Confounding Factors In Microarray Analysis
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10.5 years ago
int11ap1 ▴ 470

Hello,

I was told that by doing a histogram of the distribution of P-values I have after analysing my data, I could be able to say: well, there are confounding factors in my data. Those are my histograms:

enter image description here

Do you see any confounding factor here?

microarray • 4.2k views
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Wouldn't it make much more sense to use the SVA package?

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Yes, I did! However, distributions are more or less the same.

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Err, does that mean that SVA indicated that there might be a significant component to control for or not?

I should note that lacking any other information, one can't simply look at these plots and determine what might have gone wrong. All we can say is that something is off. Perhaps you have a batch effect. Perhaps you forgot to include an interaction in the model matrix. Perhaps most of those coefficients are trying to measure the same thing, which will also cause issues. These plots won't magically answer these questions.

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What confounding factors are you afraid of? To me it doesn't make sense to plot histograms of p-values. Maybe plotting p-values (or better -log10(p-values)) against the mean expression across the complete cohort to inspect that low expression genes are not overrepresented in low p-values.

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We'd need to know more about your experiment. If your five experimental groups of interest are alpha, cdc15, cdc38, clb, cln, and elu, and you want to know if there were other confounding variables in your experiment that affected comparisons between those groups, then you cannot determine that from looking at these histograms alone. For example, were the cln samples collected or measured in a different batch than the alpha samples? If so, that would be a potential confounder. The histograms tell you about the distribution of p-values from your particular comparisons, but say nothing about confounding variables in your experimental design.

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10.5 years ago
matted 7.8k

It's better to understand the reasoning or assumptions behind the procedures you're implementing. In this case, I can only guess that someone was telling you this because with a proper statistical model (matched to the obtained data without too many problems such as confounding factors), p-values obtained under the null hypothesis should follow a uniform distribution.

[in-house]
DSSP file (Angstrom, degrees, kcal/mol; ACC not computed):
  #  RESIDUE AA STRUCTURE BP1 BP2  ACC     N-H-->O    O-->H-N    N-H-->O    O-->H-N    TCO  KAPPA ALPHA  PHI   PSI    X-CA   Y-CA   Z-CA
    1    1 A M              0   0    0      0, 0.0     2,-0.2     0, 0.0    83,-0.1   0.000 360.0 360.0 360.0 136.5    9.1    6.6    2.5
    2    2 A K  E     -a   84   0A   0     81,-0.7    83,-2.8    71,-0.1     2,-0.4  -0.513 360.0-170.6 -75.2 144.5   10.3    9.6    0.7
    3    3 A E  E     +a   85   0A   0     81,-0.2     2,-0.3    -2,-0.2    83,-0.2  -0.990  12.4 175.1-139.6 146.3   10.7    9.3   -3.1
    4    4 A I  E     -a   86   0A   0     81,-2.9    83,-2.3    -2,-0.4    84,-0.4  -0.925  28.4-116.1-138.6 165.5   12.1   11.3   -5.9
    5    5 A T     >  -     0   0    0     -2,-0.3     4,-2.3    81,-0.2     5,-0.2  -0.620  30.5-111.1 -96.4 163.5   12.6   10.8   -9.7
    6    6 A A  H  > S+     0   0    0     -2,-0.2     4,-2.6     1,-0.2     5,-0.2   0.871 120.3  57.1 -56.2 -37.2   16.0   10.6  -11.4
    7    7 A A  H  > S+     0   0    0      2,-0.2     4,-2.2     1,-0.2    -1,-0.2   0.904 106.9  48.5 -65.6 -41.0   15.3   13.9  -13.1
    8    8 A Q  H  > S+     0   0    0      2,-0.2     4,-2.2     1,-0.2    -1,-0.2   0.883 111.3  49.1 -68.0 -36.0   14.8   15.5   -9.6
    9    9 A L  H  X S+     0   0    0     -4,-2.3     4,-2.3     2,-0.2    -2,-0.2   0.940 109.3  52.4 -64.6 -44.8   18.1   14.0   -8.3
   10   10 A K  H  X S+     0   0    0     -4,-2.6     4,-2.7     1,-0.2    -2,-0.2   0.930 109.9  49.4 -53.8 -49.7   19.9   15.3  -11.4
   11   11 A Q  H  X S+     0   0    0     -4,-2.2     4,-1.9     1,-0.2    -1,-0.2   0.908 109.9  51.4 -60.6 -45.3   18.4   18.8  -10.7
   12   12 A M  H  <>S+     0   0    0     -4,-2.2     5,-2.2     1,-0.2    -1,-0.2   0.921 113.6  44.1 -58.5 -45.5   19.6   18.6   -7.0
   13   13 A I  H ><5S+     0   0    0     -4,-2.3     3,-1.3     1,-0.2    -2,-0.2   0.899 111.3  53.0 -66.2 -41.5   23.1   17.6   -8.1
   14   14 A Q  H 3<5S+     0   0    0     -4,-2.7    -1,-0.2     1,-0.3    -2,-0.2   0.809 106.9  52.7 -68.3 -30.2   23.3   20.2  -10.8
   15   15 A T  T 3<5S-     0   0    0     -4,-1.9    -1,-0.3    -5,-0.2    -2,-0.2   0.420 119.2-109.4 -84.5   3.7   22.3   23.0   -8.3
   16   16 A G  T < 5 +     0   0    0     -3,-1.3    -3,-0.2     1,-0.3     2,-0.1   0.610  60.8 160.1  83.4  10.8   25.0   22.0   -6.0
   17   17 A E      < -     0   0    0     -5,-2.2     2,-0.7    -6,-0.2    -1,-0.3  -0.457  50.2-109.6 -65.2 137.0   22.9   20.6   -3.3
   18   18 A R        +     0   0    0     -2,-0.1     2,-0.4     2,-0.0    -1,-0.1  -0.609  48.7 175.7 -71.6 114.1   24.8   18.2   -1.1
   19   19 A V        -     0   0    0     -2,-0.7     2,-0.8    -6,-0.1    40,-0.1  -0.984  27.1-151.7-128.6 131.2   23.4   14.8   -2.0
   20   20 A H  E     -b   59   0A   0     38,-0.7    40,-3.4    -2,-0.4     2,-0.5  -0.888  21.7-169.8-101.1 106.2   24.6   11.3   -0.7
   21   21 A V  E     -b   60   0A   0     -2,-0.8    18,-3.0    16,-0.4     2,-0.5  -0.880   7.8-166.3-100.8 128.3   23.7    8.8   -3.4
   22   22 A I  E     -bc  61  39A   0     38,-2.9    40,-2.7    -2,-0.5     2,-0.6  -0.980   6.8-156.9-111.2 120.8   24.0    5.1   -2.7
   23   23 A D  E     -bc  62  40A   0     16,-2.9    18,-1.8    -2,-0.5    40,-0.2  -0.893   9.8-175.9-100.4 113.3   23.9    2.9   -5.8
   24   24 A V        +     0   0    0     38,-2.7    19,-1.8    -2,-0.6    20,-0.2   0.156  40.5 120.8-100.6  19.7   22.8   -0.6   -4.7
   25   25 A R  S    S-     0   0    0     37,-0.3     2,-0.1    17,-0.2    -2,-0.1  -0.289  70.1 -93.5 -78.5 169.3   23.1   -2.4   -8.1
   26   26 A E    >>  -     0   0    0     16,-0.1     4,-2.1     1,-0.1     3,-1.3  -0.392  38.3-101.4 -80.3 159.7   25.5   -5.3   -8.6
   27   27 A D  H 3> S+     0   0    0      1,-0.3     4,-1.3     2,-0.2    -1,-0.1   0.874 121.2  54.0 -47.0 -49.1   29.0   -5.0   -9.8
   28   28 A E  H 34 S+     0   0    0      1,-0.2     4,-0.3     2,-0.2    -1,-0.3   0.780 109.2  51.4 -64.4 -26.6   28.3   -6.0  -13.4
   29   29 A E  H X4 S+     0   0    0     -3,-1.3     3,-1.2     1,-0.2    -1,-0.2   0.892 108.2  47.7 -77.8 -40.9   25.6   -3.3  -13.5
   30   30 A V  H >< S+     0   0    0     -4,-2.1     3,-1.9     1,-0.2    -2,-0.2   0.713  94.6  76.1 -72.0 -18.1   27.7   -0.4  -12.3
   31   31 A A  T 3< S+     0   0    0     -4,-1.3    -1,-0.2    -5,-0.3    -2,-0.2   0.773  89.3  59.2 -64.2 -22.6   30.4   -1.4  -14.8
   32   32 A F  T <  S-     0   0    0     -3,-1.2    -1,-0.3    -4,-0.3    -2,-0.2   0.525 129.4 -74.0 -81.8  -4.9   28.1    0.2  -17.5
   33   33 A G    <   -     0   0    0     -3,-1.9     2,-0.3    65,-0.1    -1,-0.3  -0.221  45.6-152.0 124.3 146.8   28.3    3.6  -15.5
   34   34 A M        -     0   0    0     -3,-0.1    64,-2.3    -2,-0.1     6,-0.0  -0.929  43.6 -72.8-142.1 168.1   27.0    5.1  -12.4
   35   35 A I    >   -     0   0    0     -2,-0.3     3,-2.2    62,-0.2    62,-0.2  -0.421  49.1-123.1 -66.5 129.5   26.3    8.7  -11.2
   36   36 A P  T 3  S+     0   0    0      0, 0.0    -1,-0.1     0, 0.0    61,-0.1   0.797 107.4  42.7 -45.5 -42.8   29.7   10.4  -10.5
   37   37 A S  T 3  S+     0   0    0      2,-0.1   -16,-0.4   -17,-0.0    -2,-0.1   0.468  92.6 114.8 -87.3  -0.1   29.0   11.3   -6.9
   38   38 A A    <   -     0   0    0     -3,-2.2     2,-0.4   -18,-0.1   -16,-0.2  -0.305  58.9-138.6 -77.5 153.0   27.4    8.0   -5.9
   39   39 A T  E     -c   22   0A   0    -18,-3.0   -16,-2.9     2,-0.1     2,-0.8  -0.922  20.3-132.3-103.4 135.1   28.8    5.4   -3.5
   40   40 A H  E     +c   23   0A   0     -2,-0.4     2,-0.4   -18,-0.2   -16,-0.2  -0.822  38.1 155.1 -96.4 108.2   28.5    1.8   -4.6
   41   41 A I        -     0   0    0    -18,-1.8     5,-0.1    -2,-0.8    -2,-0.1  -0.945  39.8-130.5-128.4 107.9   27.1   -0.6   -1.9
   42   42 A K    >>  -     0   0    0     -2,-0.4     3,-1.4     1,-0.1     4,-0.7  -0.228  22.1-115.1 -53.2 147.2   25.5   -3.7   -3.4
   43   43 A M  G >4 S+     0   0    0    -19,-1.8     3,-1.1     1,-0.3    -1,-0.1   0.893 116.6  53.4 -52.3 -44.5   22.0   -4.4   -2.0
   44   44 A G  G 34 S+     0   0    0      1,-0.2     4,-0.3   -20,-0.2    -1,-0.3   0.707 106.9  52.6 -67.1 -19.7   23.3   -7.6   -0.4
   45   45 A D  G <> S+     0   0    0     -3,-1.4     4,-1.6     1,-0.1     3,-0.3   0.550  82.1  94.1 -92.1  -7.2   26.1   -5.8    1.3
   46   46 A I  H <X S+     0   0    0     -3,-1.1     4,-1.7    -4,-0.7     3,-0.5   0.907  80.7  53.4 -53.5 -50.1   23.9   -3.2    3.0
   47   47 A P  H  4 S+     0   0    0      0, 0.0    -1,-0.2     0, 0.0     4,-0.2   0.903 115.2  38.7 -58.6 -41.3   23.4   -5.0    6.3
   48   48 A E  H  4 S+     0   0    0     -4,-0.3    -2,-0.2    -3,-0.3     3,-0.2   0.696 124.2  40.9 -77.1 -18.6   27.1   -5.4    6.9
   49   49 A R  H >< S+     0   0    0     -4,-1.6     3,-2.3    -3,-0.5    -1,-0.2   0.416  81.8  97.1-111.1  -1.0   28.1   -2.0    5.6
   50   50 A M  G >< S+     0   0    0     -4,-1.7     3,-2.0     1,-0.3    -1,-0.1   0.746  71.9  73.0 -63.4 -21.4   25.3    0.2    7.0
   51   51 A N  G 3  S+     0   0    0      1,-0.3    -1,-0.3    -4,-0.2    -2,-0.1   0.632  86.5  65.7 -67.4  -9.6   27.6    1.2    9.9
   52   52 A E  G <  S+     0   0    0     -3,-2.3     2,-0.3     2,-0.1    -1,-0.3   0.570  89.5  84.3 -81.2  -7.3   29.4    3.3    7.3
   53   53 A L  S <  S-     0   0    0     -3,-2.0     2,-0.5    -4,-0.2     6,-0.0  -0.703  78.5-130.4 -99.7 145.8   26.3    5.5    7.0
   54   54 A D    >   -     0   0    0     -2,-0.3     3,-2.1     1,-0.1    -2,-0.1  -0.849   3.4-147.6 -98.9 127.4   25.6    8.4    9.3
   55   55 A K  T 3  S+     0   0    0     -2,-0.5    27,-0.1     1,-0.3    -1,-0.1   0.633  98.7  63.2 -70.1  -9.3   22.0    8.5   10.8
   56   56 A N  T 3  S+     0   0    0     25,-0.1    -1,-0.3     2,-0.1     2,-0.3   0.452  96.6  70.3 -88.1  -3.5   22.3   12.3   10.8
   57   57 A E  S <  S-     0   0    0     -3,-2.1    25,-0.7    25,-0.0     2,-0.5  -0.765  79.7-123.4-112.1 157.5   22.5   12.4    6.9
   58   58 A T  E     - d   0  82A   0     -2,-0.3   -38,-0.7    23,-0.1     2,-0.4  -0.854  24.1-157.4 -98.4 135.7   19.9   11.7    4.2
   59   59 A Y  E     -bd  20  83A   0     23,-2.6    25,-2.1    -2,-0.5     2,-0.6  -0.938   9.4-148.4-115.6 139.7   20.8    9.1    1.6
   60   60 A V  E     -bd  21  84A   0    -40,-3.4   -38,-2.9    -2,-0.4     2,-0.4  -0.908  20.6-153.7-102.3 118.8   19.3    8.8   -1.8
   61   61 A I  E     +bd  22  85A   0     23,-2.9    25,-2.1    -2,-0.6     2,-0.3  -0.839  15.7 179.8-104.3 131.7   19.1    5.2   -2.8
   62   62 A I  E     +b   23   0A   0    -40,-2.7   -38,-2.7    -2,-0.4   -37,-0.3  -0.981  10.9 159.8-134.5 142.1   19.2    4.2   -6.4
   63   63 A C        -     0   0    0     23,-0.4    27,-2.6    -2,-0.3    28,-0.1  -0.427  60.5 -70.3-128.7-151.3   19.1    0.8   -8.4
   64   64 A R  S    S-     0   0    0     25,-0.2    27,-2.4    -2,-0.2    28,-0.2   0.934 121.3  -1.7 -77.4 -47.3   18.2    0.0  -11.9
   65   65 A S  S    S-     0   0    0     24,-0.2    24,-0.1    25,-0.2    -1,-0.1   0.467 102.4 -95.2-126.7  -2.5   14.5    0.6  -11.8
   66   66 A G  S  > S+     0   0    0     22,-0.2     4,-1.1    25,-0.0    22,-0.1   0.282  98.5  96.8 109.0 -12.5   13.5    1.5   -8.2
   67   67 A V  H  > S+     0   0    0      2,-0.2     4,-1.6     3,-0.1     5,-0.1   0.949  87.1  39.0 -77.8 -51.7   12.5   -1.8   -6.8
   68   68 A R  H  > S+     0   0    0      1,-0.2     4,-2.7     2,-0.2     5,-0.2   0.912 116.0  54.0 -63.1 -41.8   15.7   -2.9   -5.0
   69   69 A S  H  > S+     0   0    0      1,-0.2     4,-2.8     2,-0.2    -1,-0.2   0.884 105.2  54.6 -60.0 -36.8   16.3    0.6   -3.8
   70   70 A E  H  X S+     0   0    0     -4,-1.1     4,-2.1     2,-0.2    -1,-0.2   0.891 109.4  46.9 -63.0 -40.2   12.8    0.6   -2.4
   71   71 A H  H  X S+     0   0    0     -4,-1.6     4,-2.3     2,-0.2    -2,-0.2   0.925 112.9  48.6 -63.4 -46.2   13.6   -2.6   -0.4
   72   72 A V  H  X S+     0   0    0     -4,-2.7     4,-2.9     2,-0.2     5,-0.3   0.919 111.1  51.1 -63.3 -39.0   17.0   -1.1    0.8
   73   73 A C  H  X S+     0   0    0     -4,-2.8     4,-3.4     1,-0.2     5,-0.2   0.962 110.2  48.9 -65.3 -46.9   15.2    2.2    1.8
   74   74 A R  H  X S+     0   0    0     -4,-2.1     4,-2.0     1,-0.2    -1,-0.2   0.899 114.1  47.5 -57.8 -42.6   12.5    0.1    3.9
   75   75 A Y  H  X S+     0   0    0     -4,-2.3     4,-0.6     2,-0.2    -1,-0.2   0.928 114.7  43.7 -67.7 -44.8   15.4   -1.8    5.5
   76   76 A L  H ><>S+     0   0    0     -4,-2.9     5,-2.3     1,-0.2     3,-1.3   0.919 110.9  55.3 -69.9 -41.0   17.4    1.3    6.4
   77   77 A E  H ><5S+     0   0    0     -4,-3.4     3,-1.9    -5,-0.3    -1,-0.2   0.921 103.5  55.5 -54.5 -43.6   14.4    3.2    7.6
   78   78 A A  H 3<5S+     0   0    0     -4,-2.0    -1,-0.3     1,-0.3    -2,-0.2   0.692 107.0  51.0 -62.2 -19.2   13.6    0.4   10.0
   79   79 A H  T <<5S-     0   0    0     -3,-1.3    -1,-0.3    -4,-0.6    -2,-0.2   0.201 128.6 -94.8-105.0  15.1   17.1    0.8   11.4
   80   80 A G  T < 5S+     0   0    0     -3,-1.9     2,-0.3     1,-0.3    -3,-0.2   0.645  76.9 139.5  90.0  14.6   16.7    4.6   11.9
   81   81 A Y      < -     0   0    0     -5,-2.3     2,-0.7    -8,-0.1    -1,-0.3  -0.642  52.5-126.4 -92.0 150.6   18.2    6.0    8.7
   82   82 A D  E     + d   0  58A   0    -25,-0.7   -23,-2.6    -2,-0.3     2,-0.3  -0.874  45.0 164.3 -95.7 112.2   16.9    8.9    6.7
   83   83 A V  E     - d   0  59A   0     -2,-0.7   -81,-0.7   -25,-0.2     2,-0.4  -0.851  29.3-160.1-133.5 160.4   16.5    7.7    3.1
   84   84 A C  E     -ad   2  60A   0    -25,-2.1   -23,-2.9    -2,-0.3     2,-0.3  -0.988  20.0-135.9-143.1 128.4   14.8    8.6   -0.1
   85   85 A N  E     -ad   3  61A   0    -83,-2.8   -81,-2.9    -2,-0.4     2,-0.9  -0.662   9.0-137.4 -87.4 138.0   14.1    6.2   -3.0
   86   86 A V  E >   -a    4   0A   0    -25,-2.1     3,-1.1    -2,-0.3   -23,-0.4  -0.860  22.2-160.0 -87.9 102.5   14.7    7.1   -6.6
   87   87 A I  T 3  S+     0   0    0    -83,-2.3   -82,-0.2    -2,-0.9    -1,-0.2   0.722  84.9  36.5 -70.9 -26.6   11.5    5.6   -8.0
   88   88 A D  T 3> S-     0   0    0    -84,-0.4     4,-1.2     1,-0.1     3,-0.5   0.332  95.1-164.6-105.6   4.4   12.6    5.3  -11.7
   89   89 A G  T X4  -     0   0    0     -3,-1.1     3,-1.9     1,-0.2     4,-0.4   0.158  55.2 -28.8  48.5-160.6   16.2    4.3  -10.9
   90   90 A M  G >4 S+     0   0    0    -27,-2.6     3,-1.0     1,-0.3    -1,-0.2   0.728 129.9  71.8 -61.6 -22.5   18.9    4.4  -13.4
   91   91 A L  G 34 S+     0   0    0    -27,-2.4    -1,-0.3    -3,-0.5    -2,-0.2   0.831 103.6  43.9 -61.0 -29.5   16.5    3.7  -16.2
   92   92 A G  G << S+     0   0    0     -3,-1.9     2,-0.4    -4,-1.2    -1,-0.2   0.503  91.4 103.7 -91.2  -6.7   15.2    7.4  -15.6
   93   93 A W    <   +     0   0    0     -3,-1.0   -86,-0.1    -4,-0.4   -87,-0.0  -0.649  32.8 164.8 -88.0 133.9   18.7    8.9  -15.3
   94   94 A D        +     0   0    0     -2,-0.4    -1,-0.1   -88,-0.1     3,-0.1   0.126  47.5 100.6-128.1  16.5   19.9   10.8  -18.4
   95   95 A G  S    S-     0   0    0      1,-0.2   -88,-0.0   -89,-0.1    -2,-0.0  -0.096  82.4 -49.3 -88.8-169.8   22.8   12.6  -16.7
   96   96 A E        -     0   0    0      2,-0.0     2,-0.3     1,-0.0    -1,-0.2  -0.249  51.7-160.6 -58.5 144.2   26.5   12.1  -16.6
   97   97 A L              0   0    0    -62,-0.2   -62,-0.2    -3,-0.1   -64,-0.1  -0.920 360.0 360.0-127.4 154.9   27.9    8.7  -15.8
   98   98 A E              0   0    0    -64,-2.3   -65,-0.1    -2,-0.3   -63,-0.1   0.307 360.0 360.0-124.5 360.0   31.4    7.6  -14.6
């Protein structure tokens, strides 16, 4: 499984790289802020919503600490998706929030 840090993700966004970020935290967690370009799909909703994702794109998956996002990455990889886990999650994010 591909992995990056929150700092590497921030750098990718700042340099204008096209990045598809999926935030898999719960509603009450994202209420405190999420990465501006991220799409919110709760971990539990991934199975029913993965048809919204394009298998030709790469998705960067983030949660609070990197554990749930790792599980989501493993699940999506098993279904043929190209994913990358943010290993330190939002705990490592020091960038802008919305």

A secondary assumption may be that many or most genes follow the null hypothesis (and therefore have uniformly-distributed p-values), and that only a small set depart from that (see e.g. "Towards the uniform distribution of null P values on Affymetrix microarrays"). With these two assumptions, you could graphically interpret the p-value histograms to see if any depart seriously from uniformity.

With these assumptions of someone suggesting a semi-standard practice, I can say that your plots of "alpha vs. clb" and "alpha vs. cln" are the only ones that look somewhat reasonable (i.e. "close" to uniform). Of course, the details of your experiment and statistical analysis could change this completely... this is only a guess based on the limited context you've given.

As an aside, this is the same motivation for looking at q-q plots in genome-wide association studies, where only a small set of SNPs are assumed to relate to the phenotype of interest. There are many methods to control confounding effects and correct biased p-value distributions, but the broad approach of "test statistic correction" (e.g. "Genomic control for association studies") is maybe the most instructive here, if you're interested in more reading.

But to summarize, you should really understand the statistical details of what you're trying to do, and then the motivation and procedures should (will?) be much clearer.

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Very nice answer, thanks! So, if only two seem reasonable, what do the others mean? They should follow a uniform distribution, right?

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Well, you have to look at the assumptions I outlined and ask yourself if they apply to your experiment. I don't know your experimental setup or statistical procedure, so I can't answer that.

For example, if you're doing a test where it's reasonable to expect that most or all tests are significant, then the p-value distribution won't be uniform. If you expect it to be uniform and it isn't, then you should investigate confounding factors or other systematic problems.

In general, this isn't a rigorous approach... it's more of a graphical "sniff test" to see whether to dig deeper. So I wouldn't treat any results from it (positive or negative) as perfect truth without more thinking/analysis.

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10.5 years ago
Neilfws 49k

You were misinformed :) or at least, you should have followed up that advice with the question "Why?"

Using R? Try searching the Bioconductor website for "batch effect" and try some of the packages that come up.

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